In much the same way, new church plants can look to older, established churches in order to learn. What a privilege it is to be able to help new church plants in this way.
Established churches should not be threatened by new church plants.
Having worked with young people for more than thirty years, I have watched the scenario play out again and again. A new girl enrolls in the school or joins the youth group. Usually, the guys are really excited about that, especially if she happens to be attractive. Sometimes, the girls are not so excited, especially if she’s pretty. There is a timeless problem that arises and that problem is called jealousy.
I have also seen pastors display that same jealousy toward new church plants. One thing I had to settle a long time ago is that I cannot determine the will of God for someone else. Where a man plants a new church is between him and the Lord. If that church planter fails to properly discern God’s will, that’s his problem, not mine. Neither can I impose my personal ethics on another man of God. I may not understand a man’s thought process in planting a church down the street from where I pastor, but it’s not my thought process and I will not answer for it. I will, however, answer for ill feelings that I harbor toward someone who does not do things just like I think they ought to be done.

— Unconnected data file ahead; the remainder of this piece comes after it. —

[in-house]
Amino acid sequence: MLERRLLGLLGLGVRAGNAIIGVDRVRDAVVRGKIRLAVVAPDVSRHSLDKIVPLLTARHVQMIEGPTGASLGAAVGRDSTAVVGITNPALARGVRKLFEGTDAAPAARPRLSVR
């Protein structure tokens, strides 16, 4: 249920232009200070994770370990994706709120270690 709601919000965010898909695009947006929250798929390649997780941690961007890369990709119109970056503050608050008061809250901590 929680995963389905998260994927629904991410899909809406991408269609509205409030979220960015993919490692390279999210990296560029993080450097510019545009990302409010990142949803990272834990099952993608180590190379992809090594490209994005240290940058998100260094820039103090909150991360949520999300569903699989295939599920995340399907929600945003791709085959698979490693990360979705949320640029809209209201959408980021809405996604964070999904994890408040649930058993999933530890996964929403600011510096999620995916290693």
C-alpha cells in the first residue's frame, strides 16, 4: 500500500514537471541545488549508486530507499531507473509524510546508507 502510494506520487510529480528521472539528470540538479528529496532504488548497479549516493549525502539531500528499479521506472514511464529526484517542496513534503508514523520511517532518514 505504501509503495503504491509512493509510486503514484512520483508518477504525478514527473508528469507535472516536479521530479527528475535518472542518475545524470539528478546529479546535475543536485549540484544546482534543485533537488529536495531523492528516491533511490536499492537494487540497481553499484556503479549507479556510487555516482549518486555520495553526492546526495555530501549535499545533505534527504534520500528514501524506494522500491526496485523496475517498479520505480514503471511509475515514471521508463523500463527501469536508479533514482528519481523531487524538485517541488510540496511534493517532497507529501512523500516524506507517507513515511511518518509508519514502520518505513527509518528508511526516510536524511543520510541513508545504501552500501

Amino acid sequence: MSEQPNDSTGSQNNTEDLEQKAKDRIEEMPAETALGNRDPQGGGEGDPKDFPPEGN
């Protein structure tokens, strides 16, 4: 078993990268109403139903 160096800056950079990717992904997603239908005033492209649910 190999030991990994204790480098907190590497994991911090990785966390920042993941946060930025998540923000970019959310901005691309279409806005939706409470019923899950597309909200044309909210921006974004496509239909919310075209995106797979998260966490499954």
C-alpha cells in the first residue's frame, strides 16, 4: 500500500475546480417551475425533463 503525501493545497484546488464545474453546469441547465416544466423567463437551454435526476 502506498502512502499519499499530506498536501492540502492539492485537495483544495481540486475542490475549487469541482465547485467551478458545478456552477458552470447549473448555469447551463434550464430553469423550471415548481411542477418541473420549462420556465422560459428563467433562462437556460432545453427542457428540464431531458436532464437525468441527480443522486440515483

We need established churches and new church plants.
Reality states that we need both established churches and new church plants. Most churches don’t live to be sixty years old. Many that do, are no longer effective. Those who are a part of established churches shouldn’t feel as if they are missing something because of the enthusiasm of a new church plant. Those involved in church plants should not be intimidated by established churches.
I have been married for 34 years. I’ve only enjoyed one wedding day, and it was something! Folks came from all over and filled that church auditorium in South Bend, Indiana. What a time we had! Last July when Renae and I celebrated our 34th Anniversary there was no party. There were no guests and there were no gifts. It was just she and I, enjoying a nice dinner together. However, to us, it was more than that. What we have now we could only dream of having 34 years ago. I loved our wedding day, but I wouldn’t trade our wedding day for our 34th Anniversary.
In much the same way, established churches and established pastors should celebrate new church plants. Well wishes and gifts are certainly acceptable and much appreciated. However, those who are a part of established churches don’t need to be envious of new church plants. As a pastor of almost 30 years in a church that is 61 years old, I don’t want to start over. I love this stage of my ministry. I’m enjoying this era in our church’s history.
This fall I have officiated four weddings involving young couples in our church. Each time I’ve done so, I’ve rejoiced with the newlyweds. I’ve been happy for them. Yet, when my wife I and get in the car to drive home, my hope for that young couple is that one day they will have what my wife and I have now.
In much the same way, I’m happy for the new church plants that are springing up around the world. I appreciate your excitement. I admire your vision. I have great hopes for your future. In much the same way, I hope you appreciate and admire what the established churches around you have become. I’m happy for your Launch Day and I thoroughly enjoyed our Day 3,205.